Poetic Justice

For all the wrong turns and right-minded preachiness that mar John Singleton's follow-up to Boyz n the Hood, you can still sense the fire of a writer and director who thinks art can help change the world. If Singleton, 25, stumbles, it is over ambition and not the complacency of a new Hollywood hotshot riding a trend. The drug deals and drive-bys of Boyz are on the periphery of Poetic Justice, which focuses on the sisters in the hood.

Justice, played by a refreshingly unslick Janet Jackson in a beguiling film debut, is a gum-chewing L.A. beautician who wears attitude like armor. In the prologue, she watches her dealer boyfriend (Q-Tip) get killed at a local drive-in. Two years later, Justice is still in mourning. At work, her boss, Jessie — the electrifying Tyra Ferrell — chides Justice for giving up on love. Iesha (Regina King), Justice's sassy girlfriend, tries to set her up with Lucky (rapper Tupac Shakur), a postman who works with Iesha's latest conquest, Chicago (Joe Torry). "I don't have time for no man," says Justice.

What she does have time for is her poetry, which she recites in voice-over. It's a daring device — meant to express her inner feelings — but it frequently stops the picture cold. Justice's homegirl banter ("I'm gonna fuck up your sorry ass, nigga") contrasts markedly with such recitations as "Storm clouds are gathering" and "The race of man is suffering."

The poetry is the contribution of the celebrated Maya Angelou, 65. The maturity and reflection of the poems ring false in the mouth of a character barely out of her teens. They also weigh heavily on the inexperienced Jackson. She is more comfortable and appealing telling Iesha that she's going on a diet because "my ass is getting too big" than waxing poetic about "The ride of my breasts/The grace of my style" while Singleton and cinematographer Peter Lyons Collister use the camera to ogle her, MTV-style. Jackson is best when being most direct. Fed up with hearing males refer to sisters as bitches and hoes, Justice lashes out at Lucky: "I am a black woman. I deserve respect."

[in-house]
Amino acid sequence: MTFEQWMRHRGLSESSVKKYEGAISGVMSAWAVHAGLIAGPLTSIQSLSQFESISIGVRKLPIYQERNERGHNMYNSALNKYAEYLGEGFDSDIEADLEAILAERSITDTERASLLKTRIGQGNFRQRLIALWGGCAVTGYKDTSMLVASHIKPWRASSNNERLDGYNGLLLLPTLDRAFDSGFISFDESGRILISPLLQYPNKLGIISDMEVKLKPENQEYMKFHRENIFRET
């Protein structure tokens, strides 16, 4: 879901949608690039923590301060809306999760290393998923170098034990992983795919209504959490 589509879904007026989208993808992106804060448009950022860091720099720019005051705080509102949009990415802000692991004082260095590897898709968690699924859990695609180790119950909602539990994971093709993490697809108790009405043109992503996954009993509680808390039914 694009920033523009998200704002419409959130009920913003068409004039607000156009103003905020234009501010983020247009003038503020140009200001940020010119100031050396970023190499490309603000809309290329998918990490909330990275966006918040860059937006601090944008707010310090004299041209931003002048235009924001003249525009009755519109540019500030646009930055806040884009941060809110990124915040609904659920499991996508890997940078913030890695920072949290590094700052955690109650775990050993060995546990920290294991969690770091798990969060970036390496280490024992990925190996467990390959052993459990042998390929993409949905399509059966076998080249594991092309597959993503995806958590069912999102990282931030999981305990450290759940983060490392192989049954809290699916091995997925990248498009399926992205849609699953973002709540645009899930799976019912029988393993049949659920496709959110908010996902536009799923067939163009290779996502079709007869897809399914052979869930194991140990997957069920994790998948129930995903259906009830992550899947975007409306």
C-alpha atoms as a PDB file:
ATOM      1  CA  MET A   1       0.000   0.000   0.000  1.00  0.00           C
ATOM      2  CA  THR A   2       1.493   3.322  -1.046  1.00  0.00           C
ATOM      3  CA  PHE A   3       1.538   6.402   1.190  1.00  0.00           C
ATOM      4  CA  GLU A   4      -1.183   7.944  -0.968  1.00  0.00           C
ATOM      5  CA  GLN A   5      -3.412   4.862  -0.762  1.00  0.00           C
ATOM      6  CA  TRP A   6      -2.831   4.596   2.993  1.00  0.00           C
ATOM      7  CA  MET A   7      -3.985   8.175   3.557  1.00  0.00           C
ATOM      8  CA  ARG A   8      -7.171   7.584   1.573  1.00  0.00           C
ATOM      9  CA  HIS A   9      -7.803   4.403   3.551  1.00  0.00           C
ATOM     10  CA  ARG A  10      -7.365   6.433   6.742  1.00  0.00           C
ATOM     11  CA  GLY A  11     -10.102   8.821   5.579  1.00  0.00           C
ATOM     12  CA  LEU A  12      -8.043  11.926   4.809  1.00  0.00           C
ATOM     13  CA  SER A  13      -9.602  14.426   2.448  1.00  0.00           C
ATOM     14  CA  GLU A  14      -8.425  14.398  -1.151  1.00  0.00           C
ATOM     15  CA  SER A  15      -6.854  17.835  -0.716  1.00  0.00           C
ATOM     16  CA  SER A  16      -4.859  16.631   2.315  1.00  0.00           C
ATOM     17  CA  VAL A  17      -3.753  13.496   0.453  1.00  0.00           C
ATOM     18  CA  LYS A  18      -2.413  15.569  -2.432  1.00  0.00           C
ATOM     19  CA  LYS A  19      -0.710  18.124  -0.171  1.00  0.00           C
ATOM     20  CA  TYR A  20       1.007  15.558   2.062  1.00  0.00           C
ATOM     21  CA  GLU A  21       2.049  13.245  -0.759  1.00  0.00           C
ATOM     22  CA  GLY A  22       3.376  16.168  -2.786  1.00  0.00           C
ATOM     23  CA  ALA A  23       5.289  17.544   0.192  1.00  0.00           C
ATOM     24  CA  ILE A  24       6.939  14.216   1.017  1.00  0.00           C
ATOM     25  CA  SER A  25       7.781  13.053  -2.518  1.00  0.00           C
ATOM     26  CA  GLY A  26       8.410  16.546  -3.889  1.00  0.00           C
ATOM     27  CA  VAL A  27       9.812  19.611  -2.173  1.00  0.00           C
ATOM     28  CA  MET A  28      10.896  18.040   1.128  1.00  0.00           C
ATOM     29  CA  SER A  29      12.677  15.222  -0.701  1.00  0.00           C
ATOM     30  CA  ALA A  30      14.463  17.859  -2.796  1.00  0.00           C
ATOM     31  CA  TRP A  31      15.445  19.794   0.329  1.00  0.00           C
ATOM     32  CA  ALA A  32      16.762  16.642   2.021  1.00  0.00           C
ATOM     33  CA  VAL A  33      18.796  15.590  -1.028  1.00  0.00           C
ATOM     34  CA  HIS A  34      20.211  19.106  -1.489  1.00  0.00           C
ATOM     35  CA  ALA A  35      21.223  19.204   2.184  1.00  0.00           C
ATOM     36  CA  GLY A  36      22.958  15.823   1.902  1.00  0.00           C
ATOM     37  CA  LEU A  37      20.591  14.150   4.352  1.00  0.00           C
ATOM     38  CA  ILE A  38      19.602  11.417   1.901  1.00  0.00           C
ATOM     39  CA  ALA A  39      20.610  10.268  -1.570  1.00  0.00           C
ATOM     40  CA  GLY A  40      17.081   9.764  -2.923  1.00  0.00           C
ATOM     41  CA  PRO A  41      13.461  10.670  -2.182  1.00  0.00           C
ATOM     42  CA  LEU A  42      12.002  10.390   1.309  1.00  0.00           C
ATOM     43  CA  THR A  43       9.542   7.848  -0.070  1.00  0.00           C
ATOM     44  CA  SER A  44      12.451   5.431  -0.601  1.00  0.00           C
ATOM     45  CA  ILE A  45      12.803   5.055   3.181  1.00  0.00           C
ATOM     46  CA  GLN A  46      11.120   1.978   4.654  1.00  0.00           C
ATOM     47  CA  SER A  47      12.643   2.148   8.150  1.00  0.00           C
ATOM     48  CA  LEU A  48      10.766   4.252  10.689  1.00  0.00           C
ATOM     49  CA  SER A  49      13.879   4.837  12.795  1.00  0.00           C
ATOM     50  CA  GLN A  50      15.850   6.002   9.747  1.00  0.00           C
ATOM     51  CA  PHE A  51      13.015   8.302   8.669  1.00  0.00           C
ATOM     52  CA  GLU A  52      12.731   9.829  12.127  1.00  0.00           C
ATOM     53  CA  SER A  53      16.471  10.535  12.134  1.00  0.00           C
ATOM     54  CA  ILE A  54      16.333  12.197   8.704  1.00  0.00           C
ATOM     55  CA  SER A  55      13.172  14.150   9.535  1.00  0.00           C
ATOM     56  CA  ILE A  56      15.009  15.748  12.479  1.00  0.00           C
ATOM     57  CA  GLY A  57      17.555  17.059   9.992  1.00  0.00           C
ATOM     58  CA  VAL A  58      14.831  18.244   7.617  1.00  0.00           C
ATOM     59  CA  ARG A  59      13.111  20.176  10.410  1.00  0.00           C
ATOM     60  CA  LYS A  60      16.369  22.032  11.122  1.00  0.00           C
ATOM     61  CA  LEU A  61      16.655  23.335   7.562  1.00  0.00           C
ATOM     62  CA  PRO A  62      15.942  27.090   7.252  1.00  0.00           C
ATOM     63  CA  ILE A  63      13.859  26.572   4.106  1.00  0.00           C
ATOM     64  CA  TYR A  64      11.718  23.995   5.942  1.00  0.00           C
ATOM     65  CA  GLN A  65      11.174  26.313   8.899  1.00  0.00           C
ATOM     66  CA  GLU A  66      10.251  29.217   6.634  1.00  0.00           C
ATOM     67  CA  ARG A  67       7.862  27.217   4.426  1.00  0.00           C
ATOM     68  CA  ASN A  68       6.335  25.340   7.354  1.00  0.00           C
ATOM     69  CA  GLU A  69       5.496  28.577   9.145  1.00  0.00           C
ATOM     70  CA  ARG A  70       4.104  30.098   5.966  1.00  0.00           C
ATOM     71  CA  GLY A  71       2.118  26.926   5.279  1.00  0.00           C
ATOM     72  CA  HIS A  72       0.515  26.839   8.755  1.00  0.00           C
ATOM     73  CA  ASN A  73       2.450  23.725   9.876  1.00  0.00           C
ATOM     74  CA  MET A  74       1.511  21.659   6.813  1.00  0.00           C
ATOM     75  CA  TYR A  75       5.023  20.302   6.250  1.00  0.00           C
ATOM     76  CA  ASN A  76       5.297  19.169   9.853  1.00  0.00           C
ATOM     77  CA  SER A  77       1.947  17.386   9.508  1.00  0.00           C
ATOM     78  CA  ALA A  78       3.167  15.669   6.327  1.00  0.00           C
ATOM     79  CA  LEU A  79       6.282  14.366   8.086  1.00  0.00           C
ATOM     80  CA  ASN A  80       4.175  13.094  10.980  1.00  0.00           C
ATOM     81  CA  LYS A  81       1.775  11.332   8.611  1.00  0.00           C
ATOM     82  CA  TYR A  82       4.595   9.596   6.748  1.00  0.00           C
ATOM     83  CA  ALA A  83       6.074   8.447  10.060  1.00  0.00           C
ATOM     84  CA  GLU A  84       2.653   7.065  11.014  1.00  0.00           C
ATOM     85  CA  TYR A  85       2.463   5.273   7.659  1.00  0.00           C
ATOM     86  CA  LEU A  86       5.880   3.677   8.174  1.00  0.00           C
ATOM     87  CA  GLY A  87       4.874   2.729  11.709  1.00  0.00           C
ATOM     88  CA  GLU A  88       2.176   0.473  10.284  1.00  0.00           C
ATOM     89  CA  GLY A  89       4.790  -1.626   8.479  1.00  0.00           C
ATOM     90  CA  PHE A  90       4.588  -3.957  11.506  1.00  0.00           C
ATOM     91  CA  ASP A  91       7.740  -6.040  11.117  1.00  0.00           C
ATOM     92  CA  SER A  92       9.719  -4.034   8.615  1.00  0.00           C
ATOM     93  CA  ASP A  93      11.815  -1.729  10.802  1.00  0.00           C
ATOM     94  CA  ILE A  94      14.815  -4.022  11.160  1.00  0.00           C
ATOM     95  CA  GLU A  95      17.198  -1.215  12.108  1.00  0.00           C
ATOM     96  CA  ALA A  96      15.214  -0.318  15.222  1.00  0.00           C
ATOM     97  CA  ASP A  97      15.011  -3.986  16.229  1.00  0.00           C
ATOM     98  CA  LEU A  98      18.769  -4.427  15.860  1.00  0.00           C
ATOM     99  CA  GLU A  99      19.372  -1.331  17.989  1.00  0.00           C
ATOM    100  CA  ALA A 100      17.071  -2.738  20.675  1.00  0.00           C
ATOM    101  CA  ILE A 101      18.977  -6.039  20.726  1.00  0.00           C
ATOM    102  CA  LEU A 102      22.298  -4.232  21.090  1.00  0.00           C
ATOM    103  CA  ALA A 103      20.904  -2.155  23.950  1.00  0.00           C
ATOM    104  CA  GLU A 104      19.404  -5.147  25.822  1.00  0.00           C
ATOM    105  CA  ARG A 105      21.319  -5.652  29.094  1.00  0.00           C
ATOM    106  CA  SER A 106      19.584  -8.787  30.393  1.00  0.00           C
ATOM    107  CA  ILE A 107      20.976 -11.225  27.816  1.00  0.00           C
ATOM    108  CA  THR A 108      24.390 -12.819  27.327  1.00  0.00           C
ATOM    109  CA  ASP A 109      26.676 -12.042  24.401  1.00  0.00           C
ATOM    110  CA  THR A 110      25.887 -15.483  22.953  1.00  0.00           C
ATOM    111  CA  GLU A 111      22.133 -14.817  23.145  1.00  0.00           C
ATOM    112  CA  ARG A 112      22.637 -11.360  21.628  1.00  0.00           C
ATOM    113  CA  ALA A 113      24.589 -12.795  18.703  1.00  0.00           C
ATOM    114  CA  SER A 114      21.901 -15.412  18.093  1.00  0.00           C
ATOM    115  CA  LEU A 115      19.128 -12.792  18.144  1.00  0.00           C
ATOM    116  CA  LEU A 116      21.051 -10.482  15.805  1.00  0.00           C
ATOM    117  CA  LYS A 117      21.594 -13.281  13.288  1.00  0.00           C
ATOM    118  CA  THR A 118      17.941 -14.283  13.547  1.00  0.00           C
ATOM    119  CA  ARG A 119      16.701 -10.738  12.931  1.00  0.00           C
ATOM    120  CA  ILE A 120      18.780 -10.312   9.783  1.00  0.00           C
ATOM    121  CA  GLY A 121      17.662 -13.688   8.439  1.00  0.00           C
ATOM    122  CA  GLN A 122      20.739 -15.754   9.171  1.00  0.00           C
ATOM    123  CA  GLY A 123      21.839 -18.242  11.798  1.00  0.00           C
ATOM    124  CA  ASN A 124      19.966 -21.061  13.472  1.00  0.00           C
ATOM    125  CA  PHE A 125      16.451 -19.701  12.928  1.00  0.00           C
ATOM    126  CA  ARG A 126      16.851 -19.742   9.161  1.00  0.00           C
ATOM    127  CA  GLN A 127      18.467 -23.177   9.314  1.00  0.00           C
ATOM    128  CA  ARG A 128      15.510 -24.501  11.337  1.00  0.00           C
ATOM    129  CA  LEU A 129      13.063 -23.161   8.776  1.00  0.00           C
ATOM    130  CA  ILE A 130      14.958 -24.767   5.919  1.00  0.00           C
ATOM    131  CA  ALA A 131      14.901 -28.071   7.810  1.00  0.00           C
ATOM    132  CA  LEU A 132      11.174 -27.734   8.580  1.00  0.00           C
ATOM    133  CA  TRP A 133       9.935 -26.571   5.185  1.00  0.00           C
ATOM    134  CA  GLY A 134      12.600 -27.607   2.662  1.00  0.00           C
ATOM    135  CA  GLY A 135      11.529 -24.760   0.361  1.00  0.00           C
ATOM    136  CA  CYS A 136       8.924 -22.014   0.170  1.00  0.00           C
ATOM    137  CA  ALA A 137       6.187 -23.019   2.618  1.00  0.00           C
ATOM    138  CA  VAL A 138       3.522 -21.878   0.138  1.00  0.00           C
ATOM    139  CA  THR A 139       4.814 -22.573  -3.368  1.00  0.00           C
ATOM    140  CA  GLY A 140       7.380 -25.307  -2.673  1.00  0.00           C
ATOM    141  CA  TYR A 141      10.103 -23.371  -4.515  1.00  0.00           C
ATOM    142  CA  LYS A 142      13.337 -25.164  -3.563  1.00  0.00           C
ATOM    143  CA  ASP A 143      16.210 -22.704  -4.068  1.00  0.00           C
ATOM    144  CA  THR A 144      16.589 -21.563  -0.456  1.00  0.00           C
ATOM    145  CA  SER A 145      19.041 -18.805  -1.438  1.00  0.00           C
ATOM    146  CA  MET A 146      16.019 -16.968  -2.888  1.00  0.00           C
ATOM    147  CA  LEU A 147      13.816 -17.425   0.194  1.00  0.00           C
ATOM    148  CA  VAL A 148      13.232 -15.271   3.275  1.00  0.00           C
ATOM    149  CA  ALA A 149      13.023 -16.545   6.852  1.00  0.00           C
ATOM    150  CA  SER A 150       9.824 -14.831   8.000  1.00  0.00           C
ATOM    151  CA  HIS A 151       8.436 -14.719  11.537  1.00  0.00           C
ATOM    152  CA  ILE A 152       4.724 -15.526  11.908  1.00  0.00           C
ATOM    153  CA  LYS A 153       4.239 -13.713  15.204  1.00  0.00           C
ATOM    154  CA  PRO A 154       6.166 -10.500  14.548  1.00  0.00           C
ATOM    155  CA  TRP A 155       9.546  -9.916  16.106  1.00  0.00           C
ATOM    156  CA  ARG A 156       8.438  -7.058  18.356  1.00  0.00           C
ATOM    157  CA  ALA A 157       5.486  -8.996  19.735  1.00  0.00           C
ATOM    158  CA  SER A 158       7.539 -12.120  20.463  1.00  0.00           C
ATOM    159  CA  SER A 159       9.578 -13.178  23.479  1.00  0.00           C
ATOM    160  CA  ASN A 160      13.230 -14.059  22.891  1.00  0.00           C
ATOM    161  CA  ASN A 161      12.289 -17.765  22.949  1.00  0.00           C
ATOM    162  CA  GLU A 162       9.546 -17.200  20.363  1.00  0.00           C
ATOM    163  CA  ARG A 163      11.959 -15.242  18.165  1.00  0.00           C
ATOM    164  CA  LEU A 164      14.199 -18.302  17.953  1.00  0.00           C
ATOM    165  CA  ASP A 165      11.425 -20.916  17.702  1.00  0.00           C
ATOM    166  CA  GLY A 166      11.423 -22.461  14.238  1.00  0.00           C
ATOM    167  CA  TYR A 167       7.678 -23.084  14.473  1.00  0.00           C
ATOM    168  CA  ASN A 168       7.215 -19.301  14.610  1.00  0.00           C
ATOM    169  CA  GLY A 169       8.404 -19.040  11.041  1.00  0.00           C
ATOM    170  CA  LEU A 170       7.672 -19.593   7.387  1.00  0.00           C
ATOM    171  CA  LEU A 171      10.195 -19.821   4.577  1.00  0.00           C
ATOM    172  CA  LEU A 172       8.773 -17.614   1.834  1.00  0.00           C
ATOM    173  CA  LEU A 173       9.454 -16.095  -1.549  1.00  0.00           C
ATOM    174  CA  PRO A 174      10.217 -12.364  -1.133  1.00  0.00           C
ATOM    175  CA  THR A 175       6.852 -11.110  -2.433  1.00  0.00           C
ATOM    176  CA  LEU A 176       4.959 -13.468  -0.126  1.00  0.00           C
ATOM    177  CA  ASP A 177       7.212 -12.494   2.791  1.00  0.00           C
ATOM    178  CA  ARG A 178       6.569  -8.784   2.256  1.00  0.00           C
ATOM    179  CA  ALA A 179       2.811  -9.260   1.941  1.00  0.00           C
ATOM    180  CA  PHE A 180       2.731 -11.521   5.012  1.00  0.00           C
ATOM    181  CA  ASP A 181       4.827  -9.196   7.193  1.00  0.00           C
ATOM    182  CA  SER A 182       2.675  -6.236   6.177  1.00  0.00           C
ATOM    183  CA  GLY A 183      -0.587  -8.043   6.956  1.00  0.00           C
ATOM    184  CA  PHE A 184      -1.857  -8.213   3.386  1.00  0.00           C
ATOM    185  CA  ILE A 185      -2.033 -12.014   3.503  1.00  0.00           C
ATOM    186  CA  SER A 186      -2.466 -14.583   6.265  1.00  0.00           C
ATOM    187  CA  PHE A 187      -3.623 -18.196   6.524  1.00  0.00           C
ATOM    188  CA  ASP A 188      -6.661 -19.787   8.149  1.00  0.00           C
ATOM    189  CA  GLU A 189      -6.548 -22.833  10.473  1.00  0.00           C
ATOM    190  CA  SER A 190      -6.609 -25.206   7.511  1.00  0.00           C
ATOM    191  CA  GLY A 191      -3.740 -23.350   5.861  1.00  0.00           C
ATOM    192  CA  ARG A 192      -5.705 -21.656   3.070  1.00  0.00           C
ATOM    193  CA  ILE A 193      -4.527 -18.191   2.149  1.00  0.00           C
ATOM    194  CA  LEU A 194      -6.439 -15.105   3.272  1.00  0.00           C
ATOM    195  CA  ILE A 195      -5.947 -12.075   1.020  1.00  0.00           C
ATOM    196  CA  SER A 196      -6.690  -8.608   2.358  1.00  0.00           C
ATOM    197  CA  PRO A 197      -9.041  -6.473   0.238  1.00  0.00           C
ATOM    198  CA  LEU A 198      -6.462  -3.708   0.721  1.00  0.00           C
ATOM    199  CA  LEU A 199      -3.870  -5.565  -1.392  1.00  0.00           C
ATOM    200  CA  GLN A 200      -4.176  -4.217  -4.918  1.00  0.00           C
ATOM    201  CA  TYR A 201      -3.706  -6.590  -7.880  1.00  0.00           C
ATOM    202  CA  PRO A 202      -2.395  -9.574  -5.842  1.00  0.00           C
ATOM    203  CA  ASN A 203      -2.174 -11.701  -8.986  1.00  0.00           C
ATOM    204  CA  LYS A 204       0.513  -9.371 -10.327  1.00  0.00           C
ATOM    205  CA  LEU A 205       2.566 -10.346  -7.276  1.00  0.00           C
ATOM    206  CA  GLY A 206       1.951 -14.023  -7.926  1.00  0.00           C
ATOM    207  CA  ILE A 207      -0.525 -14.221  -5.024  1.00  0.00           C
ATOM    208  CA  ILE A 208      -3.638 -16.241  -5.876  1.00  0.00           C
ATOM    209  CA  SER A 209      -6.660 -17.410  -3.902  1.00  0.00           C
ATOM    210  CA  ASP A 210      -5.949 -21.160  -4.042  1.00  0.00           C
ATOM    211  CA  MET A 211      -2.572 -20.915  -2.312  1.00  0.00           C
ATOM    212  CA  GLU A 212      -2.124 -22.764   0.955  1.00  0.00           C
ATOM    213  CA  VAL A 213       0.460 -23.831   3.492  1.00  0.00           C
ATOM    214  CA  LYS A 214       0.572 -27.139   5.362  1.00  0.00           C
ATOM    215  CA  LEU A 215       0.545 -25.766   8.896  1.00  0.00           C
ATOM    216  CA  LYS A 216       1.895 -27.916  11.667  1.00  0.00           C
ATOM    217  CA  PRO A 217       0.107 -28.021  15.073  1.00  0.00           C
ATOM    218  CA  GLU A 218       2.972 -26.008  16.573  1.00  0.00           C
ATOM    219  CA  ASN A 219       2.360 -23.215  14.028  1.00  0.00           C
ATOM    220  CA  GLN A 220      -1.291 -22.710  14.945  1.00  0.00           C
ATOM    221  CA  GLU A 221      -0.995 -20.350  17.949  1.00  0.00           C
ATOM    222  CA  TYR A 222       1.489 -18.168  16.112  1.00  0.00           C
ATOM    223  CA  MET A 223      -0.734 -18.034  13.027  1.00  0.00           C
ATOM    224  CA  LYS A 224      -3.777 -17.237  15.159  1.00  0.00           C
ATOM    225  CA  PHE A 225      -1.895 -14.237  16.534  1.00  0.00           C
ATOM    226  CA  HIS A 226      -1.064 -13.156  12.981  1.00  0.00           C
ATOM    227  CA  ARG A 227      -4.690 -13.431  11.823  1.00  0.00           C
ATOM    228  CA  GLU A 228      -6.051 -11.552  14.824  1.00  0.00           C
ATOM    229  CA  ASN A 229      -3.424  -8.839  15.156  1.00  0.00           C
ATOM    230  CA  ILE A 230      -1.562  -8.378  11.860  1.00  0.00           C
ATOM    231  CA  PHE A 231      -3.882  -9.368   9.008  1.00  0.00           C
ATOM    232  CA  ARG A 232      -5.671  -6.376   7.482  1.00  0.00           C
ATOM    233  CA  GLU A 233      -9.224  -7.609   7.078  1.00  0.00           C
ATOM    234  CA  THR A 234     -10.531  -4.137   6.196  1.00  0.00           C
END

Singleton, who finds variations of the word fuck that even David Mamet hasn't heard, is expert at capturing the way anger closes off feeling. In a road trip that makes up the core of the movie, Justice and Iesha join Lucky and Chicago in their mail truck and travel to Oakland along the Pacific coast. They slowly open up to one another. Very slowly.

But Singleton's measured approach also reaps rewards. Iesha's comic putdowns of Chicago's sexual inadequacies erupt in violence. Self-revelation eludes Iesha. And it comes hard for Justice, which makes her tentative reaching out to Lucky all the more touching. Lucky, forcefully played by Shakur, knows it is only the job he hates that keeps him from the gangsta life of his friends. He dreams of a career in music and getting his young daughter, Keisha (Shannon Johnson), away from her free-basing mother.

Ultimately, it is Justice's reaching out to Keisha that allows her to give up her anger and move ahead. It seems a simple thing, watching these two working together on a way to do Keisha's hair. But the scene is at the heart of the film's social agenda. Whatever Singleton doesn't know about women — and you can bet that women will be telling him — he's hit on something essential: The sisters are doing it for themselves.

From The Archives Issue 194: August 28, 1975
x